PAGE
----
• E04B1/00Constructions in general; Structures which are not restricted either to walls, e.g. partitions, or floors or ceilings or roofs
    • E04B1/62Insulation or other protection; Elements or use of specified material therefor
    • E04B1/74Heat, sound or noise insulation, absorption, or reflection . Other building methods affording favourable thermal or acoustical conditions, e.g. accumulating of heat within walls
    • E04B1/76Heat, sound or noise insulation, absorption, or reflection . Other building methods affording favourable thermal or acoustical conditions, e.g. accumulating of heat within walls specifically with respect to heat only
    • E04B1/7608Heat, sound or noise insulation, absorption, or reflection . Other building methods affording favourable thermal or acoustical conditions, e.g. accumulating of heat within walls specifically with respect to heat only comprising a prefabricated insulating layer, disposed between two other layers or panels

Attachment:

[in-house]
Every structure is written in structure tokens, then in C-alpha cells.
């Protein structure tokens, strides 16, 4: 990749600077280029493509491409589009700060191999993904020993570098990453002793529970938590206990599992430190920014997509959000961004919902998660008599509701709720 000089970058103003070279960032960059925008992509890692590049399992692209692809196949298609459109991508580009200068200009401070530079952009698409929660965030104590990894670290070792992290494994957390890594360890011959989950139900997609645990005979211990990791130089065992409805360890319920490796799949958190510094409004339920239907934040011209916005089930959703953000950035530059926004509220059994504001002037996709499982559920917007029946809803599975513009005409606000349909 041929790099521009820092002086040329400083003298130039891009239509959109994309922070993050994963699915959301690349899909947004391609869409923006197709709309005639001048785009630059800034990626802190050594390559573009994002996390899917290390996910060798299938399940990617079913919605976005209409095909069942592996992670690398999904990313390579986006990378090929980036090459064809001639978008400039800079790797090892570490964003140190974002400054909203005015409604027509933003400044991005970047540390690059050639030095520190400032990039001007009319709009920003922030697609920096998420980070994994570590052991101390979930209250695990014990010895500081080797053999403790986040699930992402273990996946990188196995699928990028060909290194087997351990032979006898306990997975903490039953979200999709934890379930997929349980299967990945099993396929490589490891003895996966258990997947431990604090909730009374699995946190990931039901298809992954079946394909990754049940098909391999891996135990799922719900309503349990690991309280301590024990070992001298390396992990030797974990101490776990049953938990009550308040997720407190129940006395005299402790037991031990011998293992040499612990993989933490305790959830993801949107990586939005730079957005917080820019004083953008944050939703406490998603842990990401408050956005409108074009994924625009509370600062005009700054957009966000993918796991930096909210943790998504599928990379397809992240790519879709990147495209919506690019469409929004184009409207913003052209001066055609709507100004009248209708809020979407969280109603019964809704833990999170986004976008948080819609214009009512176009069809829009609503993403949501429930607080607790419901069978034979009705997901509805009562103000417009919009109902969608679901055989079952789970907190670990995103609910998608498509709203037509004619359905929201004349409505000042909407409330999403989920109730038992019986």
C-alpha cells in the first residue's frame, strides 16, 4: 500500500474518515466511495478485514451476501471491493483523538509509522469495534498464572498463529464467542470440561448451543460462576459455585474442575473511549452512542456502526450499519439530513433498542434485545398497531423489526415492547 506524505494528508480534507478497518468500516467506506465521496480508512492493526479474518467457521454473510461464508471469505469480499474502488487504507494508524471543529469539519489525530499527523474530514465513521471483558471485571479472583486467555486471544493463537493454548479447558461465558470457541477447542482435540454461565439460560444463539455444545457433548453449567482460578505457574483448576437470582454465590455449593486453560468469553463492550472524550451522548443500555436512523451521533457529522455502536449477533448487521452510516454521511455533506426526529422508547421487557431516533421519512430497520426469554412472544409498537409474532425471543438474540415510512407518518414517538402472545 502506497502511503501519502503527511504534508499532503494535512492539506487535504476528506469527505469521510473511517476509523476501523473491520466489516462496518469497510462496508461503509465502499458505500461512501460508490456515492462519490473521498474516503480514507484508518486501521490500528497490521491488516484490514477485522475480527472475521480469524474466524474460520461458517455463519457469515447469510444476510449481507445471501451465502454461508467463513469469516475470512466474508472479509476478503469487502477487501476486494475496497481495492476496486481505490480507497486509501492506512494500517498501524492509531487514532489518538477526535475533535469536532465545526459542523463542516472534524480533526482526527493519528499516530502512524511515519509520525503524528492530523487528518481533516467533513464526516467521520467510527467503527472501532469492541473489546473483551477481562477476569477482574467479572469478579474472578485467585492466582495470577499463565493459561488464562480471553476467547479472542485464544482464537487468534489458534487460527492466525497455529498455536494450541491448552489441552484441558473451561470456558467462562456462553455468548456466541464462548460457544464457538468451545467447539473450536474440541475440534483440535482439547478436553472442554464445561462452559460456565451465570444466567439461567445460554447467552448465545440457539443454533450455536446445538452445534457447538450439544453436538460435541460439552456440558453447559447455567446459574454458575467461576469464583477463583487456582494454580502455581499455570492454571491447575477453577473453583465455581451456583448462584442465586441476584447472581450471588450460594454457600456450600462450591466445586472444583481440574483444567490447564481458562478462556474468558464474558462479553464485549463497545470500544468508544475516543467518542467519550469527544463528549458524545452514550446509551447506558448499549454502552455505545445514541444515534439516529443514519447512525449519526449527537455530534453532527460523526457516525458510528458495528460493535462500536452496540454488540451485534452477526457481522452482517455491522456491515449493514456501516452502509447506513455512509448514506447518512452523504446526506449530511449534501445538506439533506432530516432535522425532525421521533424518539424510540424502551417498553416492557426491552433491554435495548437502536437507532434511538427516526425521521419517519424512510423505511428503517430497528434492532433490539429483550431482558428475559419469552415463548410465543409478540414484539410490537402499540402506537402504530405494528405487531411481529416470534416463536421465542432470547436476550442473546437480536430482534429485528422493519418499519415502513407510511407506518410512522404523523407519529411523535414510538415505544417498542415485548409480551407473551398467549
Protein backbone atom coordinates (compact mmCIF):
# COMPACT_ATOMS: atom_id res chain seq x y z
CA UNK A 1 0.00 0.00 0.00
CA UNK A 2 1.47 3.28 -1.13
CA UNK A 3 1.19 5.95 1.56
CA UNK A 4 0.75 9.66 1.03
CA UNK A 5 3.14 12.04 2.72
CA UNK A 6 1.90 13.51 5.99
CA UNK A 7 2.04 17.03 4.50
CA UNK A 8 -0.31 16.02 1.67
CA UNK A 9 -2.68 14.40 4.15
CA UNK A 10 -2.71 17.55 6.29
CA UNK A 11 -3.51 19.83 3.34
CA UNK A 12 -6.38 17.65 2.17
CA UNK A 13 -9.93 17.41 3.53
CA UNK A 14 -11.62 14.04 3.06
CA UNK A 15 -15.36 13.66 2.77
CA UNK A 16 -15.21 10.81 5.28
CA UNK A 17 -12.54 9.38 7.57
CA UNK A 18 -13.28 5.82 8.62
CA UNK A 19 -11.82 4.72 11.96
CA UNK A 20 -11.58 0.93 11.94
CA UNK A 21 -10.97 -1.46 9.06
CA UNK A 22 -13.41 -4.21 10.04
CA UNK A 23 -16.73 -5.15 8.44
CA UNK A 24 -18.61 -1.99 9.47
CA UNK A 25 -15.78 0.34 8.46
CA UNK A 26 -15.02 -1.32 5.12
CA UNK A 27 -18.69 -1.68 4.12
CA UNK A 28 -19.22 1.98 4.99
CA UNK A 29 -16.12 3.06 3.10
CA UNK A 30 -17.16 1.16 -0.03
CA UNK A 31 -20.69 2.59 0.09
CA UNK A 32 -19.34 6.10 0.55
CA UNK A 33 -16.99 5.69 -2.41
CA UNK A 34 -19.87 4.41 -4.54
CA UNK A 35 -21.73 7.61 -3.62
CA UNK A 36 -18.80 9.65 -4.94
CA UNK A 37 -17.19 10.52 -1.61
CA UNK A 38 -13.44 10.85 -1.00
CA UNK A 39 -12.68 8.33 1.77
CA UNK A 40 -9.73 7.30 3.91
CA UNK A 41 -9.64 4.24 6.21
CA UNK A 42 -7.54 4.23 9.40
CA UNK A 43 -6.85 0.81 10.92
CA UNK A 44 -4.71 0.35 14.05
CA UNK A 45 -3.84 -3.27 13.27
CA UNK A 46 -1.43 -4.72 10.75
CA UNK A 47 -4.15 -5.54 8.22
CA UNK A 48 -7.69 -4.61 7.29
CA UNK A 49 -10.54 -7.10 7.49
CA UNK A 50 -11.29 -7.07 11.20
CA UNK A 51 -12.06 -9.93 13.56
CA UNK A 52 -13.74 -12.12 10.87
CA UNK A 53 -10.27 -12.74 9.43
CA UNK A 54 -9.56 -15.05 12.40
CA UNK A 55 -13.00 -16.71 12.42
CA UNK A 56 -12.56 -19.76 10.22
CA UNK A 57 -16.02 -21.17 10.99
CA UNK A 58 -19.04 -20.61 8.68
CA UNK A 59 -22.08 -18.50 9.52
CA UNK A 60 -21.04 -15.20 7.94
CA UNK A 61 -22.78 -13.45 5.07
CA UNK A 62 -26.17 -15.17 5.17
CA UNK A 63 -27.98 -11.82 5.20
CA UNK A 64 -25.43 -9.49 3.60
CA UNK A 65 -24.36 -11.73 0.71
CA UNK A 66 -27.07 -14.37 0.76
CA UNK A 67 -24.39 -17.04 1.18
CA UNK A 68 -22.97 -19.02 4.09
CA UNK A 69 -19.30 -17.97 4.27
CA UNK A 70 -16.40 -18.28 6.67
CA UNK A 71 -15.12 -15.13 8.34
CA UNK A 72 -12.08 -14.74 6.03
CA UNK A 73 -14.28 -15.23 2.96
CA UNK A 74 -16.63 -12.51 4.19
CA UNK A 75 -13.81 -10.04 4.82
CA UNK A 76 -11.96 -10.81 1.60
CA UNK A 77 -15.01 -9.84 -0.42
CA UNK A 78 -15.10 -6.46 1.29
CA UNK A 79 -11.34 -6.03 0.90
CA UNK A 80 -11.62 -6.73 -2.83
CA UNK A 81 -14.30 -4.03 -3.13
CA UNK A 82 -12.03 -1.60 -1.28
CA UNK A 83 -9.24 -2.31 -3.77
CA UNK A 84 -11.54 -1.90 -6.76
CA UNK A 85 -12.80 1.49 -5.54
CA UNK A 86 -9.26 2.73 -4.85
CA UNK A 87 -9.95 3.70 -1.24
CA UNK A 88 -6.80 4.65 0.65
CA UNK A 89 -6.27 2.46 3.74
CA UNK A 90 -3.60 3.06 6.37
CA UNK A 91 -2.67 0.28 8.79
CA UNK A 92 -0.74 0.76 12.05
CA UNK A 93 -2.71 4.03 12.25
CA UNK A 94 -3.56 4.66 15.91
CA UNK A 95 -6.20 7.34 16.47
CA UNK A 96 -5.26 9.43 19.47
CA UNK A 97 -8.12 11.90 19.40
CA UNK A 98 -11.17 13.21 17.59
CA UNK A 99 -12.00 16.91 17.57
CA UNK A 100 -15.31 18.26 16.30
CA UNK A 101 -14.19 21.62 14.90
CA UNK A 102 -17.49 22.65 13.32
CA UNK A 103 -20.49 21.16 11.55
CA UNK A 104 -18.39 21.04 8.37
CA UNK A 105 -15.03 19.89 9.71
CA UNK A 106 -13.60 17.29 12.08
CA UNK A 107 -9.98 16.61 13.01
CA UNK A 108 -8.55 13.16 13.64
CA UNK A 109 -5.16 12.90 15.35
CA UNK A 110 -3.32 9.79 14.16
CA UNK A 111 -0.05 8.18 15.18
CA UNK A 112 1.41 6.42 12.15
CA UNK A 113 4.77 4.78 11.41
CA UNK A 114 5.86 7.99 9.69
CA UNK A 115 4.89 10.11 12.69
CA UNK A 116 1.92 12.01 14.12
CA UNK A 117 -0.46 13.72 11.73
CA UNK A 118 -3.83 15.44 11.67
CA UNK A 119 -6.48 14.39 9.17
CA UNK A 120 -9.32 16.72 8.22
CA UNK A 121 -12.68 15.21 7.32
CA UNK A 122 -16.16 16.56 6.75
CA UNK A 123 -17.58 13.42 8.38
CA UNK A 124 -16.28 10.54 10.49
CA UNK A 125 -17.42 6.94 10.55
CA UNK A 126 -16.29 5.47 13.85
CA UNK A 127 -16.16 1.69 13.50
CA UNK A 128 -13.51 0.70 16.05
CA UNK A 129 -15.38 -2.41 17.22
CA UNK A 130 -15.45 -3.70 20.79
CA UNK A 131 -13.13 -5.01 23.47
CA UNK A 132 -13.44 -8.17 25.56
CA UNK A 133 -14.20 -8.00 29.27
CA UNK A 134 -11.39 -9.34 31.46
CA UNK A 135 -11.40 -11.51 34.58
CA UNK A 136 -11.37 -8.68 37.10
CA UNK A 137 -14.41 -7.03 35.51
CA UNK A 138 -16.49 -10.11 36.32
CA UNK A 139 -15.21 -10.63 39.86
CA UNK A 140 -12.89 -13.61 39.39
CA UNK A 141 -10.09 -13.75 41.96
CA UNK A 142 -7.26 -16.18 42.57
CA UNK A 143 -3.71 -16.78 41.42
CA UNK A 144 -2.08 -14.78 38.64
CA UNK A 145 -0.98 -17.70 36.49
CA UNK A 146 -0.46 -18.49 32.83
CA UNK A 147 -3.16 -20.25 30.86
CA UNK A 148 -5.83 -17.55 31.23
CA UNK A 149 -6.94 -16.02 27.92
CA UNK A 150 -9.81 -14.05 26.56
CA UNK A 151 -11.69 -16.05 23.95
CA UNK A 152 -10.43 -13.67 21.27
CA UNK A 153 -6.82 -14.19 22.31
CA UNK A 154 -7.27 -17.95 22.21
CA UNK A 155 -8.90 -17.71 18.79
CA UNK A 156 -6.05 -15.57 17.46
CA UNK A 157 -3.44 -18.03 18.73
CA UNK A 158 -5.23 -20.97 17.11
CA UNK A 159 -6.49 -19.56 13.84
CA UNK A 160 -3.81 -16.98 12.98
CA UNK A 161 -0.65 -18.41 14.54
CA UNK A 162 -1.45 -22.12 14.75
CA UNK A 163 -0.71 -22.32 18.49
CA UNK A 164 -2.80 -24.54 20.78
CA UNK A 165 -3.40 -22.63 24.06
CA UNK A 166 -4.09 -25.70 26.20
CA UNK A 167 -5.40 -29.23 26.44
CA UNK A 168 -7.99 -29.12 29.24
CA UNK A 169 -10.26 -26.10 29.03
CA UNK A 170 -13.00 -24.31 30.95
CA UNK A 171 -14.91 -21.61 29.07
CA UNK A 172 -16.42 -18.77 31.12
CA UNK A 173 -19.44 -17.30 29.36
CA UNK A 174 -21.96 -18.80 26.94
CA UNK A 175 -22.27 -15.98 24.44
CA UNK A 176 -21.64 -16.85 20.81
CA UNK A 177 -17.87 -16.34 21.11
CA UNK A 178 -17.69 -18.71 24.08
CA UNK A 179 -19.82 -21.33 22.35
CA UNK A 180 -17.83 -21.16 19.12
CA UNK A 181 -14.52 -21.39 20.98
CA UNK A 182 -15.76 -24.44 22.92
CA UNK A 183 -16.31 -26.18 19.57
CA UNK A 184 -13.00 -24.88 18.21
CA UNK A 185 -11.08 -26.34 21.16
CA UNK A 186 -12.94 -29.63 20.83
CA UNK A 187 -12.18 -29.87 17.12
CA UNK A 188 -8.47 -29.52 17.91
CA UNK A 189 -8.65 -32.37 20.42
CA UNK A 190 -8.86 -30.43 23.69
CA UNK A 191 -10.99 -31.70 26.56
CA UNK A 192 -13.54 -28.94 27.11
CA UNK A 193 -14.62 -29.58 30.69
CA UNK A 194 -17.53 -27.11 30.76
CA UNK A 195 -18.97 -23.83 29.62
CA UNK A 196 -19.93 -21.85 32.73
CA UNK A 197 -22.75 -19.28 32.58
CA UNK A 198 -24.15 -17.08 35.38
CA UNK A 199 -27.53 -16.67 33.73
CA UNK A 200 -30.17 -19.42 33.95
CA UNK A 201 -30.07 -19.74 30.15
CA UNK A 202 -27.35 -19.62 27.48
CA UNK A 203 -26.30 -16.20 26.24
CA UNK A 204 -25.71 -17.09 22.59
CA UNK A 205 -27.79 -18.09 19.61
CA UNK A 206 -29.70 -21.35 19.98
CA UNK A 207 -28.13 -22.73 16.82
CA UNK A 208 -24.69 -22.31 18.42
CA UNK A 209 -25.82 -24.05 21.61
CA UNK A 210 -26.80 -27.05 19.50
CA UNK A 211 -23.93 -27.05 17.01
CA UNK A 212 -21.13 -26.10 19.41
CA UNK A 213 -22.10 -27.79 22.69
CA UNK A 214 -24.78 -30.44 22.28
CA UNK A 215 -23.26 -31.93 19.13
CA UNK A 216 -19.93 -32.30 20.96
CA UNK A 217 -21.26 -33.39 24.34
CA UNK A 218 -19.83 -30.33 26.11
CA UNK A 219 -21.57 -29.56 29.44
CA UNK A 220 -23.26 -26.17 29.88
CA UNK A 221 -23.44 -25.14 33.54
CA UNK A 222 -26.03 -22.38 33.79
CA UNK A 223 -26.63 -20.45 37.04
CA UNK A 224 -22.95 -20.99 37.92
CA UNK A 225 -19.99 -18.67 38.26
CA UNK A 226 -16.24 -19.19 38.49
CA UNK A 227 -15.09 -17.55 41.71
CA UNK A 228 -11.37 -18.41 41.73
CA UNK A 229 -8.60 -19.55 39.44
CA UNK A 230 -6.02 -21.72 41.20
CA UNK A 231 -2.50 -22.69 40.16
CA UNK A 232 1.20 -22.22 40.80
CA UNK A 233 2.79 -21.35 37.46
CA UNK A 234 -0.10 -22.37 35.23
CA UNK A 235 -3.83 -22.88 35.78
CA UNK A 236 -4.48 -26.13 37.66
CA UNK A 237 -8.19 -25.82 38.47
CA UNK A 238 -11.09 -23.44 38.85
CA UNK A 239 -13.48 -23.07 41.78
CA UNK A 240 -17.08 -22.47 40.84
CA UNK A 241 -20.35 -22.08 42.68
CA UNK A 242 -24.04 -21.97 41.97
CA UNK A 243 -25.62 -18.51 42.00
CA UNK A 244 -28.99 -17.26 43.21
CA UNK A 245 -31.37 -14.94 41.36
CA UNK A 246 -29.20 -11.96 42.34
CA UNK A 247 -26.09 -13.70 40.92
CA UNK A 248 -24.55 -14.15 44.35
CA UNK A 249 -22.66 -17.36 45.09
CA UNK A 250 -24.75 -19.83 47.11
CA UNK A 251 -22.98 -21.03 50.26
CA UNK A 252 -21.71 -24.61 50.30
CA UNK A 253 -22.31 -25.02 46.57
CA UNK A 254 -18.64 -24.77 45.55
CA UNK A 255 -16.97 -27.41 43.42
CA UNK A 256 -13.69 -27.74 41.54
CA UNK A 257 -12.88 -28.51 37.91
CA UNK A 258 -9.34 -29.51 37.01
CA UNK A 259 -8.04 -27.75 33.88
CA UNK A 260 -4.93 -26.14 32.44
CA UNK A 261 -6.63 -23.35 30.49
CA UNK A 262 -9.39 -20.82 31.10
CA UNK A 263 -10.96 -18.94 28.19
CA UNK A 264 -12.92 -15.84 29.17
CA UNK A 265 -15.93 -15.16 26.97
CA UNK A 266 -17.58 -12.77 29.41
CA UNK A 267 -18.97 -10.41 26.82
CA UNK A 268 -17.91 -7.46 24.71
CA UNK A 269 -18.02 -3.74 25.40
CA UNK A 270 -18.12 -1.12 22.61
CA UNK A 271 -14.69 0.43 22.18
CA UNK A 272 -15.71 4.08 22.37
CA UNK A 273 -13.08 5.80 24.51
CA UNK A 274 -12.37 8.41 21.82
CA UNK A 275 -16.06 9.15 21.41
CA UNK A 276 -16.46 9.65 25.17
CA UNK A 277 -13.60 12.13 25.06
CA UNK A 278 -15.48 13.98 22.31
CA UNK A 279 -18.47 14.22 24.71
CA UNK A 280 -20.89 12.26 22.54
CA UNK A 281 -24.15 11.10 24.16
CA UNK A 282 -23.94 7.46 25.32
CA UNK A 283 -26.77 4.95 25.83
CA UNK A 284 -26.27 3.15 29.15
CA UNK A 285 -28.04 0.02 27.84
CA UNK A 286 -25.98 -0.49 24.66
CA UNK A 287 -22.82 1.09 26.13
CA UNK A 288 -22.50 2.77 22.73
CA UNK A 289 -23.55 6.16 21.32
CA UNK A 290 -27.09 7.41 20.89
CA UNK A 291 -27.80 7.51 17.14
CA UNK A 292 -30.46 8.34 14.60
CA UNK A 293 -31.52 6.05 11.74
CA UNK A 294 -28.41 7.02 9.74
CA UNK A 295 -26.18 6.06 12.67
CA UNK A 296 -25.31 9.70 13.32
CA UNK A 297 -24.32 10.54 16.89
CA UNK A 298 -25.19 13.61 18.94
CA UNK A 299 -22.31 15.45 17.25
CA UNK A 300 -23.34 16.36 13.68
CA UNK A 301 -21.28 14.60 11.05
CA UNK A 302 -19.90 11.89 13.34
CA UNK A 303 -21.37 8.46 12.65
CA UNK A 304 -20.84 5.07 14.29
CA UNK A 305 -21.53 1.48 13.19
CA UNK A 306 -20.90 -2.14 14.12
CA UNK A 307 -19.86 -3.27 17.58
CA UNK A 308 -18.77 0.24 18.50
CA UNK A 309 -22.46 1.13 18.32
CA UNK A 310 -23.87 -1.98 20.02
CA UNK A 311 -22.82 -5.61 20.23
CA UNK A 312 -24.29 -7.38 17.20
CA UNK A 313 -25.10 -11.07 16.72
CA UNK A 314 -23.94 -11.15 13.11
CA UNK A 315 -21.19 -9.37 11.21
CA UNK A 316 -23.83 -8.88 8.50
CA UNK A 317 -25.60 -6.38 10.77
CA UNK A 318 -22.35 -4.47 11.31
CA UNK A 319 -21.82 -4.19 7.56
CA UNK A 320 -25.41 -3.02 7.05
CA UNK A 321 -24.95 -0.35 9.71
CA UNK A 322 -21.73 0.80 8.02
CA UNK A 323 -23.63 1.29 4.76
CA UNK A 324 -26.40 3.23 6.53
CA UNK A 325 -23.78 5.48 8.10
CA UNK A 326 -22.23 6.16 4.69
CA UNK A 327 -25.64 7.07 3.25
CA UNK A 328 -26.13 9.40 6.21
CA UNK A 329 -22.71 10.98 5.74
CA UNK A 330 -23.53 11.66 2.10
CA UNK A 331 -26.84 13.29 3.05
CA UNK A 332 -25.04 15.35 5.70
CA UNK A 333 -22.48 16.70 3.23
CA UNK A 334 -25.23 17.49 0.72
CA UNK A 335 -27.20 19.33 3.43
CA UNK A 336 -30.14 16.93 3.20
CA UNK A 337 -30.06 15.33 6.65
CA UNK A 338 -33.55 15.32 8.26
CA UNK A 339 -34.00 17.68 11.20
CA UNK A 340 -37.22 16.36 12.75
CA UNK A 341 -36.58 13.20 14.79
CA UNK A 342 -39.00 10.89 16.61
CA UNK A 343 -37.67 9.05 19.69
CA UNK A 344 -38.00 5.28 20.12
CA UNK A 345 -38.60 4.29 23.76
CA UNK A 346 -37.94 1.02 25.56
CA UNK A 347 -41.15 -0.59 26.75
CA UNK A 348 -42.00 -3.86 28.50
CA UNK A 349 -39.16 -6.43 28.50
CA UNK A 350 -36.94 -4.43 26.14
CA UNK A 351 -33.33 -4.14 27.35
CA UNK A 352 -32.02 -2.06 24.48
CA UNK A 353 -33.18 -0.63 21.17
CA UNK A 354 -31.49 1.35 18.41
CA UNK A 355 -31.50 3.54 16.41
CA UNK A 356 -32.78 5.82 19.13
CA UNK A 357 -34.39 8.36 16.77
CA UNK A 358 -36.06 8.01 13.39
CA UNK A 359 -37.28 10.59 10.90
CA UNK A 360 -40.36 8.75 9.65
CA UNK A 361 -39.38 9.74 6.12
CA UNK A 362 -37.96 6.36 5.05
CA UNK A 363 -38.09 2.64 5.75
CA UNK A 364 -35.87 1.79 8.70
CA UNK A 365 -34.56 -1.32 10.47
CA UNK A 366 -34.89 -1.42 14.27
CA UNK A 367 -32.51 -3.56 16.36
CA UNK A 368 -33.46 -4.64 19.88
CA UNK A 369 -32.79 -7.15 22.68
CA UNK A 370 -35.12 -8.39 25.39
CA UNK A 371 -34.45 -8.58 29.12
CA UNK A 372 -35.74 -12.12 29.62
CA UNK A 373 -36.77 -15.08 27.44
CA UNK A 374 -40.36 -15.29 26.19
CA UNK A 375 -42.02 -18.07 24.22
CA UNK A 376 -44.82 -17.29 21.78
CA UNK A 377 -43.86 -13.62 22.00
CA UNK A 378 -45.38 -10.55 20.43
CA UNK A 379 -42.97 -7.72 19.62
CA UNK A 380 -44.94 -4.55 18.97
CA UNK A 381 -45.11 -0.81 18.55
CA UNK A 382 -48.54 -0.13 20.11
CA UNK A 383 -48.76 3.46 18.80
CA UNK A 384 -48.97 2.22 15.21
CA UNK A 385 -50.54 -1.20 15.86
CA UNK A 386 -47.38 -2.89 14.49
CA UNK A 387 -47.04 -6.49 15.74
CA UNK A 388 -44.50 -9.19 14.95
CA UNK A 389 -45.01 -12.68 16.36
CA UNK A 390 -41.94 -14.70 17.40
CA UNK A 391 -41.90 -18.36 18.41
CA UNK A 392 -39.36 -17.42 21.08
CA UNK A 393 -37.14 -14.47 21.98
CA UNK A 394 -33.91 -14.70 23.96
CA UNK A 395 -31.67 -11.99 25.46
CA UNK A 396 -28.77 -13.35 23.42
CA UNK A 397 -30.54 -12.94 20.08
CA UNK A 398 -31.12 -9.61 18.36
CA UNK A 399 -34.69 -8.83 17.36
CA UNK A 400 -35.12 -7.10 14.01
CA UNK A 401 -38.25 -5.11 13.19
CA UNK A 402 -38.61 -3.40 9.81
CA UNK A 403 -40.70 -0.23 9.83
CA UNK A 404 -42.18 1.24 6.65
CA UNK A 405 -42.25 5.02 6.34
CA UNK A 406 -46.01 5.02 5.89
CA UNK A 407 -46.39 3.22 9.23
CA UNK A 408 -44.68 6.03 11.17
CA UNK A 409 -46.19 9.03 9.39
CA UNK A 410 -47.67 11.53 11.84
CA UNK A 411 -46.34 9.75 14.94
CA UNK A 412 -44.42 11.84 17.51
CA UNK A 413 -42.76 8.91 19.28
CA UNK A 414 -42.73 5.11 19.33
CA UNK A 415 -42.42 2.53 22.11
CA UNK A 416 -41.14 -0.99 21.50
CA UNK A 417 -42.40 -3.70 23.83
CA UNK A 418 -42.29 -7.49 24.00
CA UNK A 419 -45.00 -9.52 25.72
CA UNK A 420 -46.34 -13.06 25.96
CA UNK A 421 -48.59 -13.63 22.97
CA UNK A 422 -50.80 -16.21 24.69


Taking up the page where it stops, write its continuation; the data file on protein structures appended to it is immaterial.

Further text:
• E04B1/7612Heat, sound or noise insulation, absorption, or reflection . Other building methods affording favourable thermal or acoustical conditions, e.g. accumulating of heat within walls specifically with respect to heat only comprising a prefabricated insulating layer, disposed between two other layers or panels in combination with an air space
    • EFIXED CONSTRUCTIONS
    • E04BUILDING
    • E04FFINISHING WORK ON BUILDINGS, e.g. STAIRS, FLOORS
    • E04F17/00Vertical ducts; Channels, e.g. for drainage

Abstract